Chapter 148 of the Acts of 2018 shifted to the employer the burden of proving working conditions were not a significant contributing factor to the development of certain types of cancer in firefighters. The cancers in question commonly include leukemia, non-Hodgkin’s lymphoma, and brain, bladder and gastrointestinal cancers.

Chapter 148 amended Section 94B of Chapter 32 of the Massachusetts General Laws as well as Section 111F of Chapter 41. (For more about the state’s Cancer Presumption Law, visit www.mass.gov/service-details/the-cancer-presumption-law.)

Cities and towns throughout Massachusetts are affected, as the new law impacts how they provide and pay for lost wages and medical benefits to firefighters and certain other public safety personnel, such as permanent members of a police department.

The law explained
The new law extends the presumption that cancer arose in the line of duty to firefighters who take leave for cancer diagnoses. The law mandates leave without loss of pay for the period of disability until the employee retires or is cleared of the condition by a physician.

Employees will need to pass a physical examination upon entry into service that shows there is no evidence of cancer. To be eligible for benefits, employees must serve in their positions for at least five years from the time that the medical condition is first discovered or should have been discovered.

Under the new law, an employee collecting benefits remains eligible for indemnification of medical expenses related to an illness that arises in the line of duty. Municipal employers may challenge a presumption by demonstrating that accidents or hazards not connected to employment caused the ailment.

MIIA’s health insurance provider, Blue Cross Blue Shield of Massachusetts, has weighed in on the presumption legislation with the following position:

“For firefighters, under state statute some medical conditions, such as types of cancer, are presumed to be related to employment for the purpose of determining entitlement to certain benefits. Because this is only a presumption, and Blue Cross Blue Shield of Massachusetts typically cannot determine with certainty that the medical condition at issue was the direct result of the member’s employment, Blue Cross Blue Shield of Massachusetts will generally pay these claims as the primary payer subject to the terms of the medical plan.”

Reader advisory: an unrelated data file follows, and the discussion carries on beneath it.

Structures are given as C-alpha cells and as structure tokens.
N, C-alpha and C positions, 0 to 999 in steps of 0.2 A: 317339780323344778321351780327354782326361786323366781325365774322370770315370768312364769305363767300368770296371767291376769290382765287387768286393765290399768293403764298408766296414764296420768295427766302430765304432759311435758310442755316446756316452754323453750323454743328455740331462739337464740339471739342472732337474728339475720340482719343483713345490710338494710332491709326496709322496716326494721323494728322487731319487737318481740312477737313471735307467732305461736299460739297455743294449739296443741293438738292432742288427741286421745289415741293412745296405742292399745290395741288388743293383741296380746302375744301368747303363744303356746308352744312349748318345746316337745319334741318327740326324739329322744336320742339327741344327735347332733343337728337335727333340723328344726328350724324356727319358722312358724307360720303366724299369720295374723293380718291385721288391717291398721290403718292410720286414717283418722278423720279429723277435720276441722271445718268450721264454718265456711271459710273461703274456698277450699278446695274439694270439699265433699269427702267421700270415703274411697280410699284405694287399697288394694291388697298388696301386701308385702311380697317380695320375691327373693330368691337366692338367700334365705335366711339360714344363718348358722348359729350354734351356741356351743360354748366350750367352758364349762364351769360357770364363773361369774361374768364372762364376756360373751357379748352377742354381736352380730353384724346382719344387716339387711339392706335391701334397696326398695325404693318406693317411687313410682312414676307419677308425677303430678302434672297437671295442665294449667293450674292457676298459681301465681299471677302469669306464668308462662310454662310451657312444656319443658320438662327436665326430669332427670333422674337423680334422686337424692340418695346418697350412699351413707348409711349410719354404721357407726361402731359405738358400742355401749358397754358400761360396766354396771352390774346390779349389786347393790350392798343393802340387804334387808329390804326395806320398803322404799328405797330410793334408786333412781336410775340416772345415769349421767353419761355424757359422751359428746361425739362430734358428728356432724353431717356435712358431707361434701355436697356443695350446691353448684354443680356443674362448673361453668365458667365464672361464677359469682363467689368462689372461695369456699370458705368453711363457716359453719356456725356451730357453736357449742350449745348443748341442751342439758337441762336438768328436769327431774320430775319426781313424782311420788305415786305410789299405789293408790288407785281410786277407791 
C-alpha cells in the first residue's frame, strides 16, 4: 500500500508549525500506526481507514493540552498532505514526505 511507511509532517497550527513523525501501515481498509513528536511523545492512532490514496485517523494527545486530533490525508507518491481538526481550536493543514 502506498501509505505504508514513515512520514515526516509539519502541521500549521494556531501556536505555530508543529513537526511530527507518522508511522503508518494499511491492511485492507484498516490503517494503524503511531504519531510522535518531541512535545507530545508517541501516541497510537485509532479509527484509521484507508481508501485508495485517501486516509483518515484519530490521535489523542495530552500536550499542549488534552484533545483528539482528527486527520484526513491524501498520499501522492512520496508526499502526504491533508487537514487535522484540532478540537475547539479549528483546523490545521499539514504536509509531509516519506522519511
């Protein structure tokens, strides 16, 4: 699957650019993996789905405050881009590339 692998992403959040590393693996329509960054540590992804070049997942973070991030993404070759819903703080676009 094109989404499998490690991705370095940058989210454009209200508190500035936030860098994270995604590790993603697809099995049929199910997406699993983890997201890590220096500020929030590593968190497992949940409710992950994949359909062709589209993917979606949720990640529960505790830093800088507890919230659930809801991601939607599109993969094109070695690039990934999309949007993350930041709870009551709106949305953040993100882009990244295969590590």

New cancer presumption indemnity insurance
MIIA recommends that municipal employers review their existing coverage and consider adding cancer presumption indemnity insurance coverage to protect against paying for lost wages. Depending upon the type of coverage, it may provide weekly indemnity benefit options to complement current policy limits and lump sum benefits, depending upon the early or advanced stage of cancer and/or lifetime maximum benefits.

For example, MIIA’s new Cancer Presumption Indemnity coverage provides for weekly indemnity benefit options from $100 to $2,500 and lump sum benefits ranging from $6,250 to $50,000. (Note: It does not include medical benefits.)

Cancer prevention and training
Increasing awareness and strengthening prevention efforts can help to reduce occupational cancer risk. These efforts should include educating employees on safe work practices and proper safety equipment and clothing, as well as providing regular training programs and offering smoking cessation programs.

The National Volunteer Fire Council Cancer Subcommittee, along with other organizations, has developed a list of best practices for preventing firefighter cancer (visit www.nvfc.org/fire-service-organizations-release-best-practices-for-preventing-firefighter-cancer). These include measures such as wearing full protective equipment throughout incidents, cleaning exposed areas of the body while still on the scene, and extensive decontamination procedures. The Cancer Subcommittee also suggests having an annual physical, as early detection can improve outcomes.

Written by David Dowd Jr. and James Dunlap, Claims Directors for MIIA.